The Sisters.

A MOTHER  called her two little girls to her 

room  one pleasant morning, and said,  "I'm 

sorry,  but  one  of  you will  have  to stay  at 

home  today,  my  dears,  for Jane's father

is  sick,  and I promised  her that she should 

go  to see  him;  and  I  cannot take the  care 

of  Eddie  all  day."

Of  course  she  could not.  You had only 

to  look into her pale face,  and on her thin 

weak  body,  to  know that.

As her two  little girls,  Fanny and Alice 

were standing  before her when she said this 

she  saw  their  countenances fall.  ''I wish

it were  not  so,"  the mother  added  feeble: 

"but I would be in bed, sick, before the day 

was  half  over,  if I were left  alone with   

Eddie.  Someone has to  look  after him  all the 


Fanny pouted and scowled, I am sorry to 

say,  and  Alice  looked  sober  and    

disappointed.  They went  from  their  mother's 

room without speaking.  When so far away 

that  she  thought  her  voice  could  not  be 

heard  by  her  mother,  Fanny  said,  in  a 

sharp,  resolute  tone,  from which  all  kind 

feeling  had  died  out:

"I'm  not  going  to  stay  at  home,  Miss 

Alice!  You can make up your  mind  to 


Alice did  not  reply,  but  she  sat  down 

quietly.  Her disappointment was  keen,  for 

some  little  girls  in  the  neighborhood  had 

made up  a small  picnic party and were 

going to  have a  pleasant  day in  the woods.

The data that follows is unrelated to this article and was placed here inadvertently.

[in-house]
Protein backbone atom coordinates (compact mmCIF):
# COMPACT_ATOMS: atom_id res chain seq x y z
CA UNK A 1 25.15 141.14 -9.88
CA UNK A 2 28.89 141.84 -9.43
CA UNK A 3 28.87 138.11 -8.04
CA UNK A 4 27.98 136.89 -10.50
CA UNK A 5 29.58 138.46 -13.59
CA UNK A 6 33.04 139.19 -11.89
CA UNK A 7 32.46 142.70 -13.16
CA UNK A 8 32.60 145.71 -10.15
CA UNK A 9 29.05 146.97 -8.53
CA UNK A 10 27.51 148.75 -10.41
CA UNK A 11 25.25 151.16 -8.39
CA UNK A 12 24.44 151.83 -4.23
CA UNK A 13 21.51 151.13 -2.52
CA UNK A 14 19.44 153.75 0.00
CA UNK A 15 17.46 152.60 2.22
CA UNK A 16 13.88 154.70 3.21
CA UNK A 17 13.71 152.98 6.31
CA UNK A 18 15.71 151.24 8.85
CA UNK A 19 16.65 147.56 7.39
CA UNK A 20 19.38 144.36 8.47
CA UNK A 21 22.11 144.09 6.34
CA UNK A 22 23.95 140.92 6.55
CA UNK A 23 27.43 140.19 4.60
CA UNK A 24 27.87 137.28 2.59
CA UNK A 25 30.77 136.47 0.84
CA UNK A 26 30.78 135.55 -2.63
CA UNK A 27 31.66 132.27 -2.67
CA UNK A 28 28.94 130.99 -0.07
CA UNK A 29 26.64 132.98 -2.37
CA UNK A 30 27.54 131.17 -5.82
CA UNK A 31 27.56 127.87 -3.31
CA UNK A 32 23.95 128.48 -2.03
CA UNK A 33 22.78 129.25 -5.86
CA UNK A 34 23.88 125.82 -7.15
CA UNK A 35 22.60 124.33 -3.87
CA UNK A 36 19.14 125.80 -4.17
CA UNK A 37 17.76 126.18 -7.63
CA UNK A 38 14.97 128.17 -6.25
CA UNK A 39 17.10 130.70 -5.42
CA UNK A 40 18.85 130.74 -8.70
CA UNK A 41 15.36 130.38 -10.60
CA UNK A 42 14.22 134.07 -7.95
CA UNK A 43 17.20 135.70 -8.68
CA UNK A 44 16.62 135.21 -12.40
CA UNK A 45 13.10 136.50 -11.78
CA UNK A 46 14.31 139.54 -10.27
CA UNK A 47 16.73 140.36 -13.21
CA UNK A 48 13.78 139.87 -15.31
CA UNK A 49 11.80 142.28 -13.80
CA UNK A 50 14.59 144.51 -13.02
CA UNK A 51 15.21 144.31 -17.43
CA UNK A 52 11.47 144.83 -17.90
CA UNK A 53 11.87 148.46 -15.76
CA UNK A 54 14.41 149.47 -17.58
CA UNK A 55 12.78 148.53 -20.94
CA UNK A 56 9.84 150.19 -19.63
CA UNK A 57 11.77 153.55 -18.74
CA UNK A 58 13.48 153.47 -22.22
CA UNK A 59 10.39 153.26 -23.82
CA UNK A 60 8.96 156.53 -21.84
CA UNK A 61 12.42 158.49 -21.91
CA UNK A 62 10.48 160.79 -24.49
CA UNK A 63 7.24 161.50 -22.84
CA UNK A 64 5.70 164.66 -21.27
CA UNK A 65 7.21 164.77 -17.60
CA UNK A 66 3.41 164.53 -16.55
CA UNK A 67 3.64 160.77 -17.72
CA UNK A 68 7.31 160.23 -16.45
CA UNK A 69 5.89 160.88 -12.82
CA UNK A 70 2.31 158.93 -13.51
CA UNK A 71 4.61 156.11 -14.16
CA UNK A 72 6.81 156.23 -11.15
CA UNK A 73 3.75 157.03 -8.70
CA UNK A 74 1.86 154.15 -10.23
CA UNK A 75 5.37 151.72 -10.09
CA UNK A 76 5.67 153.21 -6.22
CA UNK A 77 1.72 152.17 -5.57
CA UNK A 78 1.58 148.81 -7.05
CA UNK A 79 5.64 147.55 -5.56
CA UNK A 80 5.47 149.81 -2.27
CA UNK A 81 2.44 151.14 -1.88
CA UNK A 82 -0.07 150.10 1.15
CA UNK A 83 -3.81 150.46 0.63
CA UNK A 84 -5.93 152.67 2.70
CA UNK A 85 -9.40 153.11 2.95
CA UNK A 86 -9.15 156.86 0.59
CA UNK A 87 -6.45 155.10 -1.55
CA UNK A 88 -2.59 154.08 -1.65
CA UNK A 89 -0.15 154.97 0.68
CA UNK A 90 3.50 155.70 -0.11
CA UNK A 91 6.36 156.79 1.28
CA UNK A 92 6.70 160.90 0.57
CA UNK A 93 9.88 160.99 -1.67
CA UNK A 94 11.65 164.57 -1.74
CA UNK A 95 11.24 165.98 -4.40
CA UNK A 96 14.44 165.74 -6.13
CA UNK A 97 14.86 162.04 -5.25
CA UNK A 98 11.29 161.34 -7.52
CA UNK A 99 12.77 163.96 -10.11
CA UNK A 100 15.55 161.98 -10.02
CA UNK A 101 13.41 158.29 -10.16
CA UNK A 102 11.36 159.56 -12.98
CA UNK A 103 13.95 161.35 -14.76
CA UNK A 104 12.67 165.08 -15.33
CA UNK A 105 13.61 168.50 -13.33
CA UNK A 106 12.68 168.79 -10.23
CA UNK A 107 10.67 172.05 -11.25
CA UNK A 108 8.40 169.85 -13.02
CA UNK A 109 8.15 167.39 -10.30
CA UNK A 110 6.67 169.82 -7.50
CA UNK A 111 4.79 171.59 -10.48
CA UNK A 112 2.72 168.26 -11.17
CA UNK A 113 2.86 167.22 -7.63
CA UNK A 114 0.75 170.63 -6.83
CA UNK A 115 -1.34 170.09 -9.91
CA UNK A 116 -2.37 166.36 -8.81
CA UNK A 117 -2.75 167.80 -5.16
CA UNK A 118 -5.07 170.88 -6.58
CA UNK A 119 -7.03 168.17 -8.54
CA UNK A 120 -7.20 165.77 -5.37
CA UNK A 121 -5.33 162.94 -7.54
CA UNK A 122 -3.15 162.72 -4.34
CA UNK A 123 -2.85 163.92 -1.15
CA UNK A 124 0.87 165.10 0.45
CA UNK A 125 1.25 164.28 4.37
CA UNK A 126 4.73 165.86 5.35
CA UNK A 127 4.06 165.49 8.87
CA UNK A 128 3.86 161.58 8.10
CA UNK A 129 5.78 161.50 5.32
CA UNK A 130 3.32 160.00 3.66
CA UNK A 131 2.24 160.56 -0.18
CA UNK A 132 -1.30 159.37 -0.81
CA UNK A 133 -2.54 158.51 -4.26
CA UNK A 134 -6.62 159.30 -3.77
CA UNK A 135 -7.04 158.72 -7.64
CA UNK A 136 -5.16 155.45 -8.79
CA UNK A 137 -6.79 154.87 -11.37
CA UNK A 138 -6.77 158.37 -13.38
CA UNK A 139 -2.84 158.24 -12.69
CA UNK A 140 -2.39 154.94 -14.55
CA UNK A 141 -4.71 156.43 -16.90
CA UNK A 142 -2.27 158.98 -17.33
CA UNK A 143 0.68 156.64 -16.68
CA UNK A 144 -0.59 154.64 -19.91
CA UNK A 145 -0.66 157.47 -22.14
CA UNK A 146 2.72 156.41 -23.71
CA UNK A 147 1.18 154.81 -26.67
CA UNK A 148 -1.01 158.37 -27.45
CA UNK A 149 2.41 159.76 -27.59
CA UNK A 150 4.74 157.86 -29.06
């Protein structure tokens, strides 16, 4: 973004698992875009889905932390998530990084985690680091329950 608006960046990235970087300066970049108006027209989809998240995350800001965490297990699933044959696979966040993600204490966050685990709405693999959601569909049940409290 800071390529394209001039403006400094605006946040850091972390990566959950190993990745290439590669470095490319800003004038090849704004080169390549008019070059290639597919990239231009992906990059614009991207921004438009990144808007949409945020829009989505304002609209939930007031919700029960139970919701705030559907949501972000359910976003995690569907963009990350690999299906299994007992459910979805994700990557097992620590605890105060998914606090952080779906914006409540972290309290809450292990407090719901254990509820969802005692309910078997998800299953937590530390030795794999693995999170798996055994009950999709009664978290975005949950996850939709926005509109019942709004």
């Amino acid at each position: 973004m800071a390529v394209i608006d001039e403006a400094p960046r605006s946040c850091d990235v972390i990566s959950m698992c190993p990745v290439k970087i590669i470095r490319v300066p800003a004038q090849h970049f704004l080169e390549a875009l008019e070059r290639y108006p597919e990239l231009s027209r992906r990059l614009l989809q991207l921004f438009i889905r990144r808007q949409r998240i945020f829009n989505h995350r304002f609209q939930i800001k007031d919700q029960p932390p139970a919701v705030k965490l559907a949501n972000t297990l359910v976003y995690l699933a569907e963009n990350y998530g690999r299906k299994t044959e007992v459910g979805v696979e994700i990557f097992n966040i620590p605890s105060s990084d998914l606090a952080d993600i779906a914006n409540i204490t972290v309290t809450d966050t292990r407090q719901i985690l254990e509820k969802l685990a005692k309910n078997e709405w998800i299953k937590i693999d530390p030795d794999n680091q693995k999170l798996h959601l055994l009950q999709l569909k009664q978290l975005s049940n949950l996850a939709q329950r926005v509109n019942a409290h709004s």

"It will be as  mother  says,"  she spoke 

out,  after thinking for  a  while.

"I'm the oldest, and have the best right 

to  go,"  answered Fanny,  selfishly.  "And 

what's  more,  I'm  going;"  and  she   

commenced putting on  her things.

A few  tears  crept into  the  eyes  of Alice, 

it would  fall  upon  her  to  stay  at  home. 

Fanny  was  selfish  and  strong-willed,  and 

unless  positively ordered  by her  mother to 

remain  at home and let her sister go, would 

grasp  as  her  own  the  pleasure  to  which 

Alice  had  an  equal right with herself.  If 

the  decision were  referred to  her mother,  a 

contention would spring up,  and then Fanny 

would  speak  and  act in  a way to  cause  her 

distress of mind.

"If mother should  make Fanny stay at 

home,"  Alice  said,  in  her  thoughts,  "she 

would pout,  and fling,  and  act so  ugly that 

there'd be  no  comfort with her;  and mother 

isn't strong  enough to  bear it."

The  tender  love  that Alice  held  in  her 

heart  for  both  her  mother  and  dear little 

two-year-old  brother Eddie,  was  all-pervading. 

and  soon  turned  her  thoughts  away 

from  the picnic  and  its promised  delights, 

of  the pleasures  and loving  duties of home.

"I'm going to stay,"  she  said,  coming 

back  into  her mother's  room with  a  bright 

face and  cheerful voice.

"Are you, dear?"  It was all she said, 

but  in  her  tone  and looks there was  a   

precious  heart reward for Alice.

"He has been so sweet  all  day!" said

Alice, coming in where her mother sat by  a 

window  with the cool  airs  of  the late  after- 

noon  fanning her wasted  cheeks.  She had 

a weary look.

"And you  have  been  sweet,  too,  my 

darling!" answered  her  mother,  in  a  very 

tender  voice,  as she laid her hand on  Alice's 

head.  "I don't  know what I should have 

done without  you.  It has been  one  of  my 

weak  days.  But you look  tired,  dear, "she